LONDON — Tony Blair was not “straight with the nation” over decisions made in the run-up to the Iraq war, Sir John Chilcot has said.
The chairman of the public inquiry into the 2003 conflict, which found that war was declared on “flawed” intelligence, said that the former prime minister had failed to be completely striaghtforward with the public.
In an interview with the BBC, Chilcot said: “I think any prime minister taking a country into war has got to be straight with the nation and carry it, so far as possible, with him or her. I don’t believe that was the case in the Iraq instance.”
The inquiry’s report, published last year, concluded that the UK joined the invasion of Iraq before all peaceful options had been exhausted and that military action was not the last resort. It also found that Blair overestimated his ability to influence US policy on Iraq.
Chilcot said: “Tony Blair is always and ever an advocate. He makes the most persuasive case he can. Not departing from the truth but persuasion is everything. Advocacy for my position, ‘my Blair position’.”
Asked by Laura Kuenssberg, the BBC’s political editor, whether he thought Blair gave the fullest version of events, Chilcot said: “I think he gave an – what was – I hesitate to say this, rather but I think it was from his perspective and standpoint, emotionally truthful and I think that came out also in his press conference after the launch statement.
“I think he was under very great emotional pressure during those sessions… he was suffering. He was deeply engaged. Now in that state of mind and mood you fall back on your instinctive skill and reaction, I think.”
Discussing the now infamous note sent by Blair to then US president George W. Bush, in which the former prime minister wrote “I shall be with you whatever,” Chilcot said his immediate reaction was “you mustn’t say that.”
Chilcot, who was appointed to chair the inquiry by Gordon Brown in 2009, added: “You’re giving away far too much. You’re making a binding commitment by one sovereign government to another which you can’t fulfil. You’re not in a position to fulfil it. I mean he didn’t even know the legal position at that point.”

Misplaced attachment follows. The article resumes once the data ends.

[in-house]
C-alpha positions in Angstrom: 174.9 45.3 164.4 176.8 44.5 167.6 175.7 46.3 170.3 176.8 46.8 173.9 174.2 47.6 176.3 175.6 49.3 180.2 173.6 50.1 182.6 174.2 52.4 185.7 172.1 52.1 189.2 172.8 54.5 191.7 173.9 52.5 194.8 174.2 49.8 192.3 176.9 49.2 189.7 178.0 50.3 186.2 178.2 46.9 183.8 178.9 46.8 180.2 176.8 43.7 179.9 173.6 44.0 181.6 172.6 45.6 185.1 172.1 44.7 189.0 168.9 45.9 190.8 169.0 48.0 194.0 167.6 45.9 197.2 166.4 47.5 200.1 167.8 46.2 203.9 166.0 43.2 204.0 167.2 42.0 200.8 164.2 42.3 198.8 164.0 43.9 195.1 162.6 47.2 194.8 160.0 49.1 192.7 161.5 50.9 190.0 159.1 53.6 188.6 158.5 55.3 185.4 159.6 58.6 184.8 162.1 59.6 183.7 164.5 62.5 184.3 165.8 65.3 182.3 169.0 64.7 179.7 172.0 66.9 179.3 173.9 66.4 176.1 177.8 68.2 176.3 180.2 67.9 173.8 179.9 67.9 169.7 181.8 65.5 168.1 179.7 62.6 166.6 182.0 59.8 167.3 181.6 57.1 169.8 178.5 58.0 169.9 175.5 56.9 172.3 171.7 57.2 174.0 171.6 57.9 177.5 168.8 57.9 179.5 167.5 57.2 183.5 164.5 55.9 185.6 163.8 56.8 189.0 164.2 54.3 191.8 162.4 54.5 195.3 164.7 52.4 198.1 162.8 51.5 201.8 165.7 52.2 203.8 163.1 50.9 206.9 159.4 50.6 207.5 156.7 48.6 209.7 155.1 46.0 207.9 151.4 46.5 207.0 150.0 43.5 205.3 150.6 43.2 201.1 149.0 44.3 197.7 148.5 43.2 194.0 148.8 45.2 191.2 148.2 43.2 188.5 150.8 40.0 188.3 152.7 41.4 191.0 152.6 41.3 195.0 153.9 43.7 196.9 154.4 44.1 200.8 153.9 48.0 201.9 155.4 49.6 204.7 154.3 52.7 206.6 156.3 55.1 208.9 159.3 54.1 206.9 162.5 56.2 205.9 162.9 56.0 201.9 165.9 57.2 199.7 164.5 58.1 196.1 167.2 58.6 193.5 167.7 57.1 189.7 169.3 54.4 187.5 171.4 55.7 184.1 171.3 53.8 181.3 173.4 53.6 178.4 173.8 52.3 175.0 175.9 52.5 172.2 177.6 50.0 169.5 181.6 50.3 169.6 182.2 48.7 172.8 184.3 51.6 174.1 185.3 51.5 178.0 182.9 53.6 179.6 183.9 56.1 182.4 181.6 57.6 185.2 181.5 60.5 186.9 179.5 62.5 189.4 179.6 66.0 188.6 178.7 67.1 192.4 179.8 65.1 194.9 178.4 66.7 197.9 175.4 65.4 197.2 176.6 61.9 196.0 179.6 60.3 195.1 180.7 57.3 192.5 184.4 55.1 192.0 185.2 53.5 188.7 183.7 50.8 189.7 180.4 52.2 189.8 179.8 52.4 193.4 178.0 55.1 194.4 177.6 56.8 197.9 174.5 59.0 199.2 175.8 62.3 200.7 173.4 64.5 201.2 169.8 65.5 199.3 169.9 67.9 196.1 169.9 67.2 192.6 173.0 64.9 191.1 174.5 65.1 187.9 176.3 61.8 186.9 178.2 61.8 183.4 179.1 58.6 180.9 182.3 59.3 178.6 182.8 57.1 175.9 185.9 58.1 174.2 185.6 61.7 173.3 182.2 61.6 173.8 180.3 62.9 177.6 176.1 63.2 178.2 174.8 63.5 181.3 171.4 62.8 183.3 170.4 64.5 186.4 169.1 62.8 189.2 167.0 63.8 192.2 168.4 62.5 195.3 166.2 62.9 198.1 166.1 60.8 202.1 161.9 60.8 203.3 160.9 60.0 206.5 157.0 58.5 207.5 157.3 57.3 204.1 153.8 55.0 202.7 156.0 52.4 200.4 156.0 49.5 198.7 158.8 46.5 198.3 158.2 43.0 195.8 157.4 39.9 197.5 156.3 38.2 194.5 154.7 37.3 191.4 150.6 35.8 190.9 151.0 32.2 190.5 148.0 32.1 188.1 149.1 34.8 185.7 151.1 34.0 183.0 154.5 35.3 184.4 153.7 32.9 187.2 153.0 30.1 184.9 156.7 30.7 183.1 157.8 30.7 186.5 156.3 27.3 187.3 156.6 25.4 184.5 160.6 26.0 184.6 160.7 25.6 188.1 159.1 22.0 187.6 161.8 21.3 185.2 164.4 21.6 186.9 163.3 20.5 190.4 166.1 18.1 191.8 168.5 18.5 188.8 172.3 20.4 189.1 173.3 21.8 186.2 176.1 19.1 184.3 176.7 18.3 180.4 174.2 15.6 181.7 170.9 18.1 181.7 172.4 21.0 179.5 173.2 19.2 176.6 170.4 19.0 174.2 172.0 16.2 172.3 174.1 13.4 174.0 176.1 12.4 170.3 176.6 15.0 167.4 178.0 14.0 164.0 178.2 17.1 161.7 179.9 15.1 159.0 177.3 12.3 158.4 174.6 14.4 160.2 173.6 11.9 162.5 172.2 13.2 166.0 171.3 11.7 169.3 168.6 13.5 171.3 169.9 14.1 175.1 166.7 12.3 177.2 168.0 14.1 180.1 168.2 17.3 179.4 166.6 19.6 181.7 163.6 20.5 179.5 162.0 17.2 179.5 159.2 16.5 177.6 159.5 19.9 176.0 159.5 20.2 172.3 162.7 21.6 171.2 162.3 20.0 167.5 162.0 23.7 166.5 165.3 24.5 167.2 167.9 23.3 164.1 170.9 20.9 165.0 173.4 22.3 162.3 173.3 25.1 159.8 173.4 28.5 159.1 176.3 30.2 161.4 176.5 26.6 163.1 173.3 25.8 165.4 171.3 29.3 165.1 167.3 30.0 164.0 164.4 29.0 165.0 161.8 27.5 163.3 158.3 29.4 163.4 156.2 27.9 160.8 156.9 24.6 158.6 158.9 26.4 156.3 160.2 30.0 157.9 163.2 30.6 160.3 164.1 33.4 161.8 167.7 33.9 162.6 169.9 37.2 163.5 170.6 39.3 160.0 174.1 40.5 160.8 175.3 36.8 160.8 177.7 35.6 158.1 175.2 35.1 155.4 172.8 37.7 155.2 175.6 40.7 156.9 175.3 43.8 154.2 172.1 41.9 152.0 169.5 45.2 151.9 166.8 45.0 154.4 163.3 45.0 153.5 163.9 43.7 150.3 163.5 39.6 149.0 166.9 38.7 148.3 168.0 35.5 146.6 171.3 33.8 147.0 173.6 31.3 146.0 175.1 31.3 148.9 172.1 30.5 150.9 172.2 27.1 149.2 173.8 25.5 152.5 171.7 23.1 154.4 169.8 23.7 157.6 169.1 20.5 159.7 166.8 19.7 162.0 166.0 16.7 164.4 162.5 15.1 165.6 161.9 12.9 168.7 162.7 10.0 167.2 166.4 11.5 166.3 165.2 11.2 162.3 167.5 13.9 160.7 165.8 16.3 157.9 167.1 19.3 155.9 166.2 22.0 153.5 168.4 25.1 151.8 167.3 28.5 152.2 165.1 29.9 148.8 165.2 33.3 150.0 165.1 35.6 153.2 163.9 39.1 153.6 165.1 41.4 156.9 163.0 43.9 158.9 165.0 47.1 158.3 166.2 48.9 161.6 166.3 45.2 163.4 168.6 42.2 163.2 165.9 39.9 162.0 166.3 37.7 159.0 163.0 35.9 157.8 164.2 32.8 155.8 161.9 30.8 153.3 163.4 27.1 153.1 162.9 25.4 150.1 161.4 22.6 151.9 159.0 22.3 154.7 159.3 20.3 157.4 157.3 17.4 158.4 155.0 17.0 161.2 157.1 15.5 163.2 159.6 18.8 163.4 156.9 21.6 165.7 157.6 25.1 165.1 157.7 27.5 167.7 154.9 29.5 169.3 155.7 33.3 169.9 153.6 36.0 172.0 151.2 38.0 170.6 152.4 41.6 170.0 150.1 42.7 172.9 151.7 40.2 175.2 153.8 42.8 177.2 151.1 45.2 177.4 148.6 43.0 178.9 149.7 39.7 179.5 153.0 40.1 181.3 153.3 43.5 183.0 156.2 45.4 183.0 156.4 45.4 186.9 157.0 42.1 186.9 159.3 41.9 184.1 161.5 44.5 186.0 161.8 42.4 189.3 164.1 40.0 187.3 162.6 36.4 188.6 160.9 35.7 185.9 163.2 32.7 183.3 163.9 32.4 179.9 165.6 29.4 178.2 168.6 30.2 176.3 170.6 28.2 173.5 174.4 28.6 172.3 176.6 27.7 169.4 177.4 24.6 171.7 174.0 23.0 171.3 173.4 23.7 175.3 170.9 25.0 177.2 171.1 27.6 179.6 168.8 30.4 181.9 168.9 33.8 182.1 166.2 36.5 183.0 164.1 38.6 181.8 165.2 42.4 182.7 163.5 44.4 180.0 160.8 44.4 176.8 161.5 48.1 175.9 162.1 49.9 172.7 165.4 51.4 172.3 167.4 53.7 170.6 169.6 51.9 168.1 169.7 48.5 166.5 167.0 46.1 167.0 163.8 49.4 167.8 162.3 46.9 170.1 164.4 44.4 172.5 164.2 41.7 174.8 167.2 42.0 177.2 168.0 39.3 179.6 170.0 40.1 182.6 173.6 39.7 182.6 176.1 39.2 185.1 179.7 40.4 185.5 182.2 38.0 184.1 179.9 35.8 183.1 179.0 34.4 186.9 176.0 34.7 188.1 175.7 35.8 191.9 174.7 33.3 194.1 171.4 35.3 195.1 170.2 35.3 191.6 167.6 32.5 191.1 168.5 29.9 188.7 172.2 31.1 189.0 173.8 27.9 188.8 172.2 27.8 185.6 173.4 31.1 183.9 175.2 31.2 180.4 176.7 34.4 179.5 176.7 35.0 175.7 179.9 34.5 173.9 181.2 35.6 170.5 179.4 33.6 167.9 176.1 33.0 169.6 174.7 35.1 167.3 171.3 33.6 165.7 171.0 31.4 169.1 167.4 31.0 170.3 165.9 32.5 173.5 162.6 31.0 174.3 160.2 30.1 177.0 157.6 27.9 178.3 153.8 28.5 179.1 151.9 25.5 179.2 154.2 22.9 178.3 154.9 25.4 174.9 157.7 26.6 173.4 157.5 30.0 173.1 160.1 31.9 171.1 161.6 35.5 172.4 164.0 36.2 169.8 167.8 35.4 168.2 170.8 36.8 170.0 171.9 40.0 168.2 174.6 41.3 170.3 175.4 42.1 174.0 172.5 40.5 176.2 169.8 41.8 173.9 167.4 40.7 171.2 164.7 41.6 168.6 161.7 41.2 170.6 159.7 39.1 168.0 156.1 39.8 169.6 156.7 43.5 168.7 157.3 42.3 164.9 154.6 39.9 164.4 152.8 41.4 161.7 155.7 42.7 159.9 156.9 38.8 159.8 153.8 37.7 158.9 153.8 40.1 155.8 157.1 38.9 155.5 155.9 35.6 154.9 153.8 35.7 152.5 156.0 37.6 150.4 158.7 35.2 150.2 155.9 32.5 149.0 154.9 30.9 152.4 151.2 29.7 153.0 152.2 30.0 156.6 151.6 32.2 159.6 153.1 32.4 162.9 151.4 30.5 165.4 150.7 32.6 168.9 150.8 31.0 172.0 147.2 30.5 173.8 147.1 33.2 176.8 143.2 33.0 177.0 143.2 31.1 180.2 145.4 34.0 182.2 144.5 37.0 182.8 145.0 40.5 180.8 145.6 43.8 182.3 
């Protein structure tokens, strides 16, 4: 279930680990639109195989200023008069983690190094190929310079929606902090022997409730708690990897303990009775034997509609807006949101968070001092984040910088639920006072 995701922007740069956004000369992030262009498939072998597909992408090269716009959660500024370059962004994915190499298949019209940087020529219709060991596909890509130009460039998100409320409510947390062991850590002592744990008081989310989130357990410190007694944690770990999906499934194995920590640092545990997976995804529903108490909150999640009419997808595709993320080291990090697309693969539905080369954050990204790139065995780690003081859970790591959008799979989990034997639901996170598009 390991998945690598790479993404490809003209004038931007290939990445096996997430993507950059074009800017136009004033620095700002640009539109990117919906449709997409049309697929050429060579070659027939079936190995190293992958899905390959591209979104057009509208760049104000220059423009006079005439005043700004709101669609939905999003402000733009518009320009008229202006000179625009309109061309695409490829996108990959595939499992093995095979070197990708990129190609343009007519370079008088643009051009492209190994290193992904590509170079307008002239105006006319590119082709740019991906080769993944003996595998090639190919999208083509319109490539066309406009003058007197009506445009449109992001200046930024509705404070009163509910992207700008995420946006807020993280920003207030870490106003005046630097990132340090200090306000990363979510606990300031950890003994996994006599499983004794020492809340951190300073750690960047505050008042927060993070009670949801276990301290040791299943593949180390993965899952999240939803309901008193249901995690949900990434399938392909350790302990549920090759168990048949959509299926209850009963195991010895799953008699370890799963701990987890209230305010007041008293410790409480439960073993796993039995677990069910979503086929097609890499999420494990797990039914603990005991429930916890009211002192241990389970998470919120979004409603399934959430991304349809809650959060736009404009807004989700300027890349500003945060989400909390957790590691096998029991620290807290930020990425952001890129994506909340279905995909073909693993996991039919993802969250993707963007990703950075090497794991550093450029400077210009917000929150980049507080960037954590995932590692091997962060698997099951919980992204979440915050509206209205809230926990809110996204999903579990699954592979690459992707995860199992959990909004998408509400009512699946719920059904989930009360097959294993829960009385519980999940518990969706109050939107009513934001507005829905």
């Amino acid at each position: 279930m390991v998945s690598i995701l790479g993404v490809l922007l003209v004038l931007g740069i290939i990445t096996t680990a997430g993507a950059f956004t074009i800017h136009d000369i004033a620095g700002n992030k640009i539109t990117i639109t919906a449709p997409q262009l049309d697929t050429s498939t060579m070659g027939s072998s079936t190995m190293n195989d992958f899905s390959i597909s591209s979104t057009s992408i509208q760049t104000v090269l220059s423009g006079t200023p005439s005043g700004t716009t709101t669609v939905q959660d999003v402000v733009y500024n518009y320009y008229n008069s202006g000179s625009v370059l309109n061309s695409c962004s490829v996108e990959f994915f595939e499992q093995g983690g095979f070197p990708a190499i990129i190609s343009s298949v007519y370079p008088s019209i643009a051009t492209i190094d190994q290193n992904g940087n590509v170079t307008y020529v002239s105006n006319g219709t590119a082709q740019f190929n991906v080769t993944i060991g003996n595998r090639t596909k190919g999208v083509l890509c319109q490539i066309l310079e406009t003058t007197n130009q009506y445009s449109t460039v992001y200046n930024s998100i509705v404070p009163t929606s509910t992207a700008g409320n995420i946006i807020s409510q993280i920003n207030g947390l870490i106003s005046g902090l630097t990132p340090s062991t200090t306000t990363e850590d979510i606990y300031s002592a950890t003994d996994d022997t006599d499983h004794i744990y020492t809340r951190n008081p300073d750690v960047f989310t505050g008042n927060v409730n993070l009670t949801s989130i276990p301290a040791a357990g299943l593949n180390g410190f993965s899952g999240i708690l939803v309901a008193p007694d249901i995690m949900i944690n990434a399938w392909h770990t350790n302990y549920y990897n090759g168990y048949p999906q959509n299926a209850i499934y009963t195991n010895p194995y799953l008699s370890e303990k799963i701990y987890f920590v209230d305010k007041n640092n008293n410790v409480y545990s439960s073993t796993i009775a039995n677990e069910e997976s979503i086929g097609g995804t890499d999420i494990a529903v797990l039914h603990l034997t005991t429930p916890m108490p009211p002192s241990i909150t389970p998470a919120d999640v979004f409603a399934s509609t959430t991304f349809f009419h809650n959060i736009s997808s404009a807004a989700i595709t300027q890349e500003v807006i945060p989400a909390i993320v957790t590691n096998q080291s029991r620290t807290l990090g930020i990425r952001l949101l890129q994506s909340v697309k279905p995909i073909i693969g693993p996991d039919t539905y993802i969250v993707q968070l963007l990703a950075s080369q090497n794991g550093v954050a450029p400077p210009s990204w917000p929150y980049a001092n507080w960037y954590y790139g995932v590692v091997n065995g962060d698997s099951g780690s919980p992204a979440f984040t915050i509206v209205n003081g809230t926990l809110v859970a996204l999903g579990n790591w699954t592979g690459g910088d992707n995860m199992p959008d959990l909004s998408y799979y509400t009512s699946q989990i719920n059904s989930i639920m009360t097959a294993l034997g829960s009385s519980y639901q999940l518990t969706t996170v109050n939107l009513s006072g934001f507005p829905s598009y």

A spokesman for Blair told the BBC: “All these issues were dealt with, in detail, at the two-hour press conference following the publication of the report.”
At a press conference following the publication of the report, Blair said that he felt sorrow and regret and the deaths of members of the British military and Iraqi civilians as a result of the invasion of Iraq. He also accepted that the intelligence which caused the UK to go to war was wrong.
Chilcot also revealed that he was only given eight minutes to decide on whether he wanted to chair the inquiry and decided to because: “I knew that I could do it in a way that would not be the same as other inquiries which had proved problematic, frankly, in their procedure.”
The inquiry took seven years to publish its findings, something Chilcot attributes to there being “so much stuff. It was a history of, in effect, starting in 2001, of eight to nine years of diplomatic, military, political resource, every sort of aspect.”
On Wednesday a High Court appeal was launched by the former Iraqi general Abdulwaheed al-Rabba in an attempt to bring Blair to a war crimes trial in Britain.
The fact the Chilcot inquiry found that the Iraq war was unnecessary and undermined the United Nations were used by Michael Mansfield QC as arguments calling for a war crimes trial.
An application to launch the prosecution was earlier dismissed by Westminster magistrates court on the basis that the crime of aggression does not exist in English law and Blair has immunity.
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